That’s why we offer a tool like Megalytic, in addition to our TapClicks all-in-one marketing dashboard. We see value in offering detailed data analysis and PPC reporting for agencies that are not yet ready to invest in more expensive options, such as more sophisticated ETL tools or even straight reporting tools.
Straight PPC Reporting Tools
Finally, there are straight PPC reporting tools, such as AdStage — which is powered by TapClicks — to help marketing agencies get the data they need.
AdStage is a PPC-focused platform that helps agencies analyze, optimize, automate, and report on their paid marketing.
First, you set up your AdStage account with your ad networks, such Facebook Ads, Instagram Ads, and Bing Ads. Then you set your account with your analytics and conversion trackers, such Google Analytics and CRM platforms like Salesforce. This process takes a matter of minutes.
Then, you can create white label custom reports for your clients. These reports can be automatically generated, saving your team time and money. One AdStage client — BusinessOnline — saved over 960 hours in estimated reporting time by using AdStage to pull data from its Linkedin Campaign Manager. By freeing up that time, BusinessOnline was able to completely shift one full-time employee away from reporting and instead have them focus on more value-driven, strategic tasks.
But there are still limits when using straight PPC reporting tools, and those limits come down to whether or not they offer data enrichment and data transformation.
TapClicks is PPC Reporting Software That Helps Marketers Get Better Results and Promotes Sales Enablement
At TapClicks, we know the best PPC reporting software doesn’t stop at data aggregation and scheduled reporting. Any of the options we covered above offer data aggregation, white label reporting, and automated reports.
But like we talked about at the beginning of this article, the best PPC reporting software will do two things:
- Make you a better marketer.
- Promote sale enablement by helping you increase your marketing budgets and close more accounts.
And TapClicks does this by offering data enrichment and data transformation.
Data Enrichment is when you take multiple data sources and merge them into one dashboard to get a clearer picture of how your PPC marketing efforts are working.
Let’s say your latest PPC report to your client shows 10 leads from Facebook. A simple PPC reporting software will leave that data there as if that tells the whole story. But a PPC reporting software that promotes data enrichment will want to know: who were those 10 leads?
TapClicks can tell you this by pulling in CRM data so you can see which campaign drove those leads. And as you learn whether or not those leads were qualified, you can now more accurately evaluate the success of your Facebook ad strategy. What’s the point of increasing an ad presence because it delivers 10 leads or more each time if those leads don’t turn into actual customers?
Data Transformation is important to us at TapClicks because without data transformation, our clients would struggle to show their clients the full story of their paid marketing strategies.
We talked about it in an earlier section, but to clarify, when you’re handling disparate data sources, it isn’t enough to have integration to connect hundreds of different data sets into one dashboard.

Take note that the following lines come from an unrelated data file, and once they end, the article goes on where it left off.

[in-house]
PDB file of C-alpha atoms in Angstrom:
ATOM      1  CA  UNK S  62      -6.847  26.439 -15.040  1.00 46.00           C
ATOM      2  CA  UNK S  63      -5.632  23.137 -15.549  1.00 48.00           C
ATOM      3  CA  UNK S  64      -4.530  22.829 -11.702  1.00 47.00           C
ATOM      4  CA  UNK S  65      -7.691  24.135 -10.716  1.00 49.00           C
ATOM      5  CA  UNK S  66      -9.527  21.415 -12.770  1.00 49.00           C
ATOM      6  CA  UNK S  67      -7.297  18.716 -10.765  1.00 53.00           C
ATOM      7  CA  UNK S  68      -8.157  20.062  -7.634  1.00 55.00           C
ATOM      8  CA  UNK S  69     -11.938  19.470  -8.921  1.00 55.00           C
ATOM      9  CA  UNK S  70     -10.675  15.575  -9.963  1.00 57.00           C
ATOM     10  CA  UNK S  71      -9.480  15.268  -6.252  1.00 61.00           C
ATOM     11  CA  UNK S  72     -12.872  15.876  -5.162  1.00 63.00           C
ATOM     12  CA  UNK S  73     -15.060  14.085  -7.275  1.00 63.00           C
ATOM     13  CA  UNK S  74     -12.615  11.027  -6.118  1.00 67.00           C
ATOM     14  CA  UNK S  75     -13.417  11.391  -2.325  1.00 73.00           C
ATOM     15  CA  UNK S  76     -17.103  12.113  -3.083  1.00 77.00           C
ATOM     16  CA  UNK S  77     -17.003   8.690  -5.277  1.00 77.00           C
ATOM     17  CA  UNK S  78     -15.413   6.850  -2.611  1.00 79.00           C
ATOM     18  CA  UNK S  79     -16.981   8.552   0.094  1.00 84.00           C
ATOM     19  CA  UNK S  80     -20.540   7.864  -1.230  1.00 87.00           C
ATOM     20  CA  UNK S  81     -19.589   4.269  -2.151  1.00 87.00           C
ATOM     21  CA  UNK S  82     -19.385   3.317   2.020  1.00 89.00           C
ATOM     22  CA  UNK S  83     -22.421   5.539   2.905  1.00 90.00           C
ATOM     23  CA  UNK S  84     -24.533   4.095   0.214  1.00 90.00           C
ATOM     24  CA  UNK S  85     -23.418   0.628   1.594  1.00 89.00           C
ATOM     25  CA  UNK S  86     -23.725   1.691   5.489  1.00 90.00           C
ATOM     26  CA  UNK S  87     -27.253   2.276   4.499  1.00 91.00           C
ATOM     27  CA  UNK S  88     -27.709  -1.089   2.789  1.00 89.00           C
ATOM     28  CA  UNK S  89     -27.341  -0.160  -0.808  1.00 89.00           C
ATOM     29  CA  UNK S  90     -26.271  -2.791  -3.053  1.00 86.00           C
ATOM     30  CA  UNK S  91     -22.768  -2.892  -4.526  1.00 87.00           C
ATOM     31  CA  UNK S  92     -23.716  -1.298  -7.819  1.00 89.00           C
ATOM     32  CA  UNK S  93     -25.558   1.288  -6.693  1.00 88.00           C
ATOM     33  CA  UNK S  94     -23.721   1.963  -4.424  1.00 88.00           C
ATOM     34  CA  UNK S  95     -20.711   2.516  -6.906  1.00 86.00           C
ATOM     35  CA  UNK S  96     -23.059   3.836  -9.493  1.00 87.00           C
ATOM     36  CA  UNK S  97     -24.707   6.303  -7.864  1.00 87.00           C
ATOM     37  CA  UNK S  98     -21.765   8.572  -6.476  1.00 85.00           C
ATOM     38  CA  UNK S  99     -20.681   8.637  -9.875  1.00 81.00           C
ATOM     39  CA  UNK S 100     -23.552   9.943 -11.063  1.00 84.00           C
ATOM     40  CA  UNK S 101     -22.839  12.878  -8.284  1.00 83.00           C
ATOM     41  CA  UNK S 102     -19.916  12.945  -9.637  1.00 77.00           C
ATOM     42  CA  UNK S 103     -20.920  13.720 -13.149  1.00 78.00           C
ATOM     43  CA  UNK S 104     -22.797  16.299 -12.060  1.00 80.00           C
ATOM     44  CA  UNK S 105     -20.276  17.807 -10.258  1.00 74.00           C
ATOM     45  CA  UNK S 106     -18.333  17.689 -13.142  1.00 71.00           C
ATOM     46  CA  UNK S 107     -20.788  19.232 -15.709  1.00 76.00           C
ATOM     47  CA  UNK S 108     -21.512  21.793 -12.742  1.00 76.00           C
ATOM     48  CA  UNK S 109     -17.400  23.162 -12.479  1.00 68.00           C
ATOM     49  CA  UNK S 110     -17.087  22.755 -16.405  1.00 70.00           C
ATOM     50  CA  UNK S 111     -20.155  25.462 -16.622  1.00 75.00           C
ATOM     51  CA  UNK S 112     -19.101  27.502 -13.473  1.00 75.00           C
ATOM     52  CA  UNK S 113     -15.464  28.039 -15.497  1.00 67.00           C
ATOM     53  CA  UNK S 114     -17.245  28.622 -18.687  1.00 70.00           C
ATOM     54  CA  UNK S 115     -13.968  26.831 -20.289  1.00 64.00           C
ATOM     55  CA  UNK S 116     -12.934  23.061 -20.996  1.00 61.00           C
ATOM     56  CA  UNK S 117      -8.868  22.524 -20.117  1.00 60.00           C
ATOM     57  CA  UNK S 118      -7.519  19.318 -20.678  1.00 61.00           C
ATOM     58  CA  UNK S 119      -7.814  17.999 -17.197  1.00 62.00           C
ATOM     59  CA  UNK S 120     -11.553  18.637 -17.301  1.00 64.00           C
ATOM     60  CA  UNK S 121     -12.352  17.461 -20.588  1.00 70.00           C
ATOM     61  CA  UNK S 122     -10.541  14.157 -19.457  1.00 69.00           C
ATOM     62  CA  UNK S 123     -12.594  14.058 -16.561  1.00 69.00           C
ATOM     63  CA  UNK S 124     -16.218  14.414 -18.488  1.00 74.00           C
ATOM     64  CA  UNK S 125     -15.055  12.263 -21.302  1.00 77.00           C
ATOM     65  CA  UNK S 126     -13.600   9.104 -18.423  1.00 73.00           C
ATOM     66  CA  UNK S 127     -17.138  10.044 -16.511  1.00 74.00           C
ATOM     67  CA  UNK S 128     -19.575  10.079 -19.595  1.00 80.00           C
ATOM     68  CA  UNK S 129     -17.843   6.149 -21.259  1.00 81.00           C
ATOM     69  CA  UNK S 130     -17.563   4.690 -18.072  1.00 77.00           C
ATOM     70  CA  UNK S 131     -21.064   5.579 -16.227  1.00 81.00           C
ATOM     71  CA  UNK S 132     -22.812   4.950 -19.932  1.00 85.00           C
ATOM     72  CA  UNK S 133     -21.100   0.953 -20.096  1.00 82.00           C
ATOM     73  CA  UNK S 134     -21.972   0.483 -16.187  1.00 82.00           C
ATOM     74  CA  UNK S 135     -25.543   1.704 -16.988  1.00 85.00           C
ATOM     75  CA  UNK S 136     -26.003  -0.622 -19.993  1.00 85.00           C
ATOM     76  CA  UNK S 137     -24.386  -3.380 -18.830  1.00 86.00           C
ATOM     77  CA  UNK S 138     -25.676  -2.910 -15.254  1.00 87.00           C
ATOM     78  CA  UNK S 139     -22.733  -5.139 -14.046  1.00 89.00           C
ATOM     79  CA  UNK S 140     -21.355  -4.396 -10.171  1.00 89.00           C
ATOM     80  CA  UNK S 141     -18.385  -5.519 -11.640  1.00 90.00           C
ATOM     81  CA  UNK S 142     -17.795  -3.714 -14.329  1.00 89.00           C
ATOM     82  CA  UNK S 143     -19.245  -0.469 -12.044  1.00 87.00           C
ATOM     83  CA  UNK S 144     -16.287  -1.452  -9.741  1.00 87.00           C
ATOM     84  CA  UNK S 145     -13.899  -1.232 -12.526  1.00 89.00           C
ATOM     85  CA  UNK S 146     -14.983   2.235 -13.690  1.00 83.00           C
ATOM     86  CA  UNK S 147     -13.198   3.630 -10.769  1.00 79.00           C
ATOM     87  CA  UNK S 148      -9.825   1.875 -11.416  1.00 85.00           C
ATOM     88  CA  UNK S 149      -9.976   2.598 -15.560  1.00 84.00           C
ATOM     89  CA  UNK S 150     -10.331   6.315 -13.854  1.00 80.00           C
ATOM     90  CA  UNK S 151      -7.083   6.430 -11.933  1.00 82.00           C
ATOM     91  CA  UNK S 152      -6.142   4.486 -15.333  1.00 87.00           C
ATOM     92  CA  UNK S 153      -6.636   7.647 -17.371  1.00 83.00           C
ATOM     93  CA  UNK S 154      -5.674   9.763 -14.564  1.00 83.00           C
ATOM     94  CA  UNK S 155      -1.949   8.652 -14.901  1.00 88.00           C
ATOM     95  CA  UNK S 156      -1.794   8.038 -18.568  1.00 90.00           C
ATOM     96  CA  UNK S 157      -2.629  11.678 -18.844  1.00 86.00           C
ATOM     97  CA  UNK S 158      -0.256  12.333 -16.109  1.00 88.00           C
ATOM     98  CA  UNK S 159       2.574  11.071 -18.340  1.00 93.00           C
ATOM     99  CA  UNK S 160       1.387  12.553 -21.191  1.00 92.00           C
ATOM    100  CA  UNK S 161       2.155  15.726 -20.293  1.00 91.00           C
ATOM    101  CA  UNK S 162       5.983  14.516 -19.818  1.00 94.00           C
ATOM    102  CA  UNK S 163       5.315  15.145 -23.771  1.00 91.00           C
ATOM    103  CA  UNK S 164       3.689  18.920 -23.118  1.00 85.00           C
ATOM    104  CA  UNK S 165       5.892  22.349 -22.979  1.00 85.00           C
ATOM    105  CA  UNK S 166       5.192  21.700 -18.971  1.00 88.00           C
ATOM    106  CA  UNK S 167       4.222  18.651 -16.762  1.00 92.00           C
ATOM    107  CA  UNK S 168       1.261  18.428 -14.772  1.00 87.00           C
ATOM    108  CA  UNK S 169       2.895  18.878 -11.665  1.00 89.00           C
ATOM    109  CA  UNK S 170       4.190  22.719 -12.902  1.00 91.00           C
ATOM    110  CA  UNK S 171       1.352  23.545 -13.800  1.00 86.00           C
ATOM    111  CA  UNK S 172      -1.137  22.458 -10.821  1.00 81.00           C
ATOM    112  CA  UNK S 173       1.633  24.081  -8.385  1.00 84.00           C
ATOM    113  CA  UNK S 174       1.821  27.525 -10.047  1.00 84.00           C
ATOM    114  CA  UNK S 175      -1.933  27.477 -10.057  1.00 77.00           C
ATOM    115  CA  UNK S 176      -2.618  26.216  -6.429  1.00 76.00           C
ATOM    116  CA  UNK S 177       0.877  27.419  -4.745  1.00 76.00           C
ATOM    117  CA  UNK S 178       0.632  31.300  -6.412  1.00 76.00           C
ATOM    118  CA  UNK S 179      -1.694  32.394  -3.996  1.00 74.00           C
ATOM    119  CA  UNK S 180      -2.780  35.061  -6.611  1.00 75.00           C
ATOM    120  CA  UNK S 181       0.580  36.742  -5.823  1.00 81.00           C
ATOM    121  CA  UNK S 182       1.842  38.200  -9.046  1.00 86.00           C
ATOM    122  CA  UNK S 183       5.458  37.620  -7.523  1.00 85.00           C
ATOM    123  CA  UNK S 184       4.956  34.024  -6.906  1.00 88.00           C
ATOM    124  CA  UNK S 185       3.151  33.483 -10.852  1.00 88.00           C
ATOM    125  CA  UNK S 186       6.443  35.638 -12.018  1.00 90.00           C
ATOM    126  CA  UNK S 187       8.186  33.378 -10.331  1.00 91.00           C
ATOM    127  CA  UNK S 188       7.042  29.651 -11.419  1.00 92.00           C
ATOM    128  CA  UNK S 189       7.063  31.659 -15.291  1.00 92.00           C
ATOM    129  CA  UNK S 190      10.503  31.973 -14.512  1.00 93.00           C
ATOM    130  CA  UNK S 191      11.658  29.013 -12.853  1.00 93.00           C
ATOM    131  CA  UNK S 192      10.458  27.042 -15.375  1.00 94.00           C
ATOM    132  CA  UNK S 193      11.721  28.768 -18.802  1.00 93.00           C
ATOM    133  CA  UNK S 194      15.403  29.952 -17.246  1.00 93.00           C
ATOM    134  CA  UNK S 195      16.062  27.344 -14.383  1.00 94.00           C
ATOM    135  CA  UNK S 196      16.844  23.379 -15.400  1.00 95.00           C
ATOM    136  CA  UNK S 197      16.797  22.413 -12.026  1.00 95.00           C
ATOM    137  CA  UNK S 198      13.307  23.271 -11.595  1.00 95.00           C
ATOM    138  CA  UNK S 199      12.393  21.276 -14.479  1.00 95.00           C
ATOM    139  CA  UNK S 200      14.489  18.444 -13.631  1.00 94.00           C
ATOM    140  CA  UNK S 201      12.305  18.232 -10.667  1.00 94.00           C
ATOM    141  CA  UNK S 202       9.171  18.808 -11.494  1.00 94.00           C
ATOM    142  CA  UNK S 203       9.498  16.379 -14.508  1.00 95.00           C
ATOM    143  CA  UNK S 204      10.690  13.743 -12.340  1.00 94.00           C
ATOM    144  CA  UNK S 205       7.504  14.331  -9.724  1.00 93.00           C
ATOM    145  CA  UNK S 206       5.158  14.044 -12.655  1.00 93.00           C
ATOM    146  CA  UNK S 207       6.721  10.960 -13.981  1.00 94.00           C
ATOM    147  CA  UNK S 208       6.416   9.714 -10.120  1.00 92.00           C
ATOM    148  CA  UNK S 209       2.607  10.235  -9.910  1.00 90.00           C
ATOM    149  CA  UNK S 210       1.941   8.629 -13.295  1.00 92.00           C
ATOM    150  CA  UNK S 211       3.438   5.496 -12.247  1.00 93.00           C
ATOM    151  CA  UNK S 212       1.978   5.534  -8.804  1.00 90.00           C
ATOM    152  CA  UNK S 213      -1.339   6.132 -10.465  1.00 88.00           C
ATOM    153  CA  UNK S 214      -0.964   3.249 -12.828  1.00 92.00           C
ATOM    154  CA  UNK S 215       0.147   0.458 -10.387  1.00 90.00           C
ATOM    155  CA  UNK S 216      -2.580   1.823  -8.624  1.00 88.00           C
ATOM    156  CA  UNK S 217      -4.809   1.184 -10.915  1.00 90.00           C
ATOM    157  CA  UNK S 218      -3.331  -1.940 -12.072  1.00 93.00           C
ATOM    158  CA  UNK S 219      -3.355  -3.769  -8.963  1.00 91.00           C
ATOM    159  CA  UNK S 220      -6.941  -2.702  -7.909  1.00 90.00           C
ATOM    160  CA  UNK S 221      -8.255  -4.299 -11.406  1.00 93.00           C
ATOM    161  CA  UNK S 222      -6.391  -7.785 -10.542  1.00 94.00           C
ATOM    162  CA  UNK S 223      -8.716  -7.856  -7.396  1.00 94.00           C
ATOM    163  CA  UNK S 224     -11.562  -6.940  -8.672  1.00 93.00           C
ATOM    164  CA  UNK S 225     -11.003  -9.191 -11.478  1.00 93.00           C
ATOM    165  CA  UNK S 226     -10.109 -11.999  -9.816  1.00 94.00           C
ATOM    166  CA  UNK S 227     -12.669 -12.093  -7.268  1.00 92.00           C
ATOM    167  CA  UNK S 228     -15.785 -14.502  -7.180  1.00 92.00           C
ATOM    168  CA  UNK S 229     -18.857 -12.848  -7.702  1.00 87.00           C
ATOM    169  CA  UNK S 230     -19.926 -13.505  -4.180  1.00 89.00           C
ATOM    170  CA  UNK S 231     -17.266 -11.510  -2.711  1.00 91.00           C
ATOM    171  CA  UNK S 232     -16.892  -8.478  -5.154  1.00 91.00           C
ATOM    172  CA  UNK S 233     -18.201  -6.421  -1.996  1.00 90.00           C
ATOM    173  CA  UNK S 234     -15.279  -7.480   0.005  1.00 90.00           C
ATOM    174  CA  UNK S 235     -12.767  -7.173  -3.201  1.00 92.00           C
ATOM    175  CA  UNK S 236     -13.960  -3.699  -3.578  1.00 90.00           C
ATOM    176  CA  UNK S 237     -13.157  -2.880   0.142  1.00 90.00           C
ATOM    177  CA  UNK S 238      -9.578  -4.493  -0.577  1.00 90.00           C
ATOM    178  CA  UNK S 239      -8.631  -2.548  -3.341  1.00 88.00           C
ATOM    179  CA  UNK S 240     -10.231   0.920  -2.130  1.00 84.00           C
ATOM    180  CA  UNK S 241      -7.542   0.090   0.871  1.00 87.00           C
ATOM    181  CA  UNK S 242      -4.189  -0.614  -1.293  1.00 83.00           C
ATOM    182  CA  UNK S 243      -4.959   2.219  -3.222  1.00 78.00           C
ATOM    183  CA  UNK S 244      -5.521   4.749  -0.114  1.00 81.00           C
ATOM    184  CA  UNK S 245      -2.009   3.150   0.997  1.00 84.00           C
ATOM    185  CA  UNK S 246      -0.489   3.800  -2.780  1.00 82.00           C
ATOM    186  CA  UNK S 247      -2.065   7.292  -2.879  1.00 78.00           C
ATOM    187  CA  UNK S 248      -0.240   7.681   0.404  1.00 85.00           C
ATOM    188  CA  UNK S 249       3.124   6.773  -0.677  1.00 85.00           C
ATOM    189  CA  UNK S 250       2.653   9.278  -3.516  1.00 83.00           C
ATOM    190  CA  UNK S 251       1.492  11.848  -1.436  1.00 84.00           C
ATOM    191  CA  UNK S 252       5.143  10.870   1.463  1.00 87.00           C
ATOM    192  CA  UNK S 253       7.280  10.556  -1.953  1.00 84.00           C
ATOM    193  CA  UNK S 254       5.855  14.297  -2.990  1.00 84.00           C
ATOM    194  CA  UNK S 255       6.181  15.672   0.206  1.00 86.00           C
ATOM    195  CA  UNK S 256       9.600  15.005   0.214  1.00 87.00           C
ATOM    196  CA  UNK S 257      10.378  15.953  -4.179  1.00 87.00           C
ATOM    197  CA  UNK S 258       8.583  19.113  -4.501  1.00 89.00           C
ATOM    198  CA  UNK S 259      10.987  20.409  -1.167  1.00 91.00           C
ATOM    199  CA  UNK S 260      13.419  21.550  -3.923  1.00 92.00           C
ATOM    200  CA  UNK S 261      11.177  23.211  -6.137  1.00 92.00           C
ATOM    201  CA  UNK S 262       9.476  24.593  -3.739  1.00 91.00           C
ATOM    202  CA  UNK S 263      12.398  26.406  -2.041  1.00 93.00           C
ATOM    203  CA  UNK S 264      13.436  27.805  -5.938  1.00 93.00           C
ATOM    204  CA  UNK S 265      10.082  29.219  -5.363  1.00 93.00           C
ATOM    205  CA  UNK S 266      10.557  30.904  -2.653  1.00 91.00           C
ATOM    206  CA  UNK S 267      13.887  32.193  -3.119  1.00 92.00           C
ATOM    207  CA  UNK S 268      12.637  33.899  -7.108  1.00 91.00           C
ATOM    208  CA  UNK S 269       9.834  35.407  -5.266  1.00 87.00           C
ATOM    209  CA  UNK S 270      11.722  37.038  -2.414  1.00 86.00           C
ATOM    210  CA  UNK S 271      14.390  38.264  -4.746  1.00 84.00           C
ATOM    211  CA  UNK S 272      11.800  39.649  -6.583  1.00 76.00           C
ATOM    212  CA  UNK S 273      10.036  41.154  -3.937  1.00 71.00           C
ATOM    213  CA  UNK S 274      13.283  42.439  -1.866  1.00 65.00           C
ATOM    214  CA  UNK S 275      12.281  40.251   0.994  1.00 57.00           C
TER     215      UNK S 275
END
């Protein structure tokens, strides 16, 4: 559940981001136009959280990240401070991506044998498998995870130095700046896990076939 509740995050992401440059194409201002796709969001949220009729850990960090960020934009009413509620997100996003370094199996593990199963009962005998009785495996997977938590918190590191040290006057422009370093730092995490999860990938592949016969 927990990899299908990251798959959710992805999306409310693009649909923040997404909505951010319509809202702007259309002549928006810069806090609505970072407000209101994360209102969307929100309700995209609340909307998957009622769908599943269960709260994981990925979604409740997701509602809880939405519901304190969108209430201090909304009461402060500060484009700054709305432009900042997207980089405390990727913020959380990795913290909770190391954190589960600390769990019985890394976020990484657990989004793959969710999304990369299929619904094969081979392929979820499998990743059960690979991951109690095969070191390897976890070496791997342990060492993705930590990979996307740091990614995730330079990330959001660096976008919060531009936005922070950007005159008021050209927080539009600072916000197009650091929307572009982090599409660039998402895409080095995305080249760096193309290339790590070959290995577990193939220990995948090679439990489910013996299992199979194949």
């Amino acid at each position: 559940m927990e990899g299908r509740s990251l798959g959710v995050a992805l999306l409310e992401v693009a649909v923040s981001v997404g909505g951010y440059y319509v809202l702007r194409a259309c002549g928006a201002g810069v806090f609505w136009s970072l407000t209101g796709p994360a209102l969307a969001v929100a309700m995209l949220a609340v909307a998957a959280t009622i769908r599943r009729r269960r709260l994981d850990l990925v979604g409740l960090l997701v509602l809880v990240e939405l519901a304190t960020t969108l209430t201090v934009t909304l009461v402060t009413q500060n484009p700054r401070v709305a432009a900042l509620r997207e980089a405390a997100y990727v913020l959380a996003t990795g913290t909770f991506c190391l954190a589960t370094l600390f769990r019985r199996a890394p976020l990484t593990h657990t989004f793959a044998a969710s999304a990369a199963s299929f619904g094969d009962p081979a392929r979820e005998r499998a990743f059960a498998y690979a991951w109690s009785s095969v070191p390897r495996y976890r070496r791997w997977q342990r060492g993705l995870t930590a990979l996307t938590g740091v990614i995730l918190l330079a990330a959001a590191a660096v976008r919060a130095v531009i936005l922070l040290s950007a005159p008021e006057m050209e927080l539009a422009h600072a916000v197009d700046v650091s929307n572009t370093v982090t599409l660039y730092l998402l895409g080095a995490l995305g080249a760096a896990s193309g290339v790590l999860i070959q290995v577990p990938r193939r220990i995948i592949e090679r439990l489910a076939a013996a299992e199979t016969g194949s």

Every PPC reporting tool can pull in data from Google, Facebook, LinkedIn, and other main advertising platforms. But data transformation lets you blend data sources to tell a more complete story of your pay-per-click advertising.
This means you can group different named metrics into one (such as Facebook’s spend and Google’s cost), and you can also show multi-touch attribution across different advertising platforms.
A Bonus of Using TapClicks: We Built Our Platform with Our Clients
When we made TapClicks, we knew we wanted to help marketing agencies solve complex PPC reporting and analytics problems.
To do this, we co-developed our service with our customers from the very beginning. This has allowed us to solve the simple problems of PPC reporting (such as how to duplicate reporting processes across clients) and more nuanced problems that agencies were commonly facing.
For example, one of our customers needed to segment their data to match their specific naming conventions. We developed a find-and-replace solution that helped them do just that.
Once all of your data is in TapClicks, you can use our intuitive find-and-replace tool to change metrics’ names and standardize naming conventions across your clients. Data transformation helps you create a story with your data that demonstrates a clearer picture of your value to your clients.
As we talked about initially, marketing teams looking for PPC reporting software tend to focus on price, scalability, and ease of use. And we agree with those considerations, but offer two more to seriously consider:
- Does this reporting tool make me better at PPC?
- Does this reporting tool help me show value to existing customers, and prospects?
By just looking at cost, scalability, and ease of use, you miss some of the broader pictures. You may not need a complete BI system to manage your marketing clients, but you may need something more sophisticated than pulling data from Facebook, organizing it into Google Sheets, and then uploading it into Google Data Studio.
Whatever solution you choose, if you’re not able to merge data sources or if you’re not able to use non-advertising platform data as the context in your reporting, then it’s likely your PPC reports to your clients aren’t telling the whole story.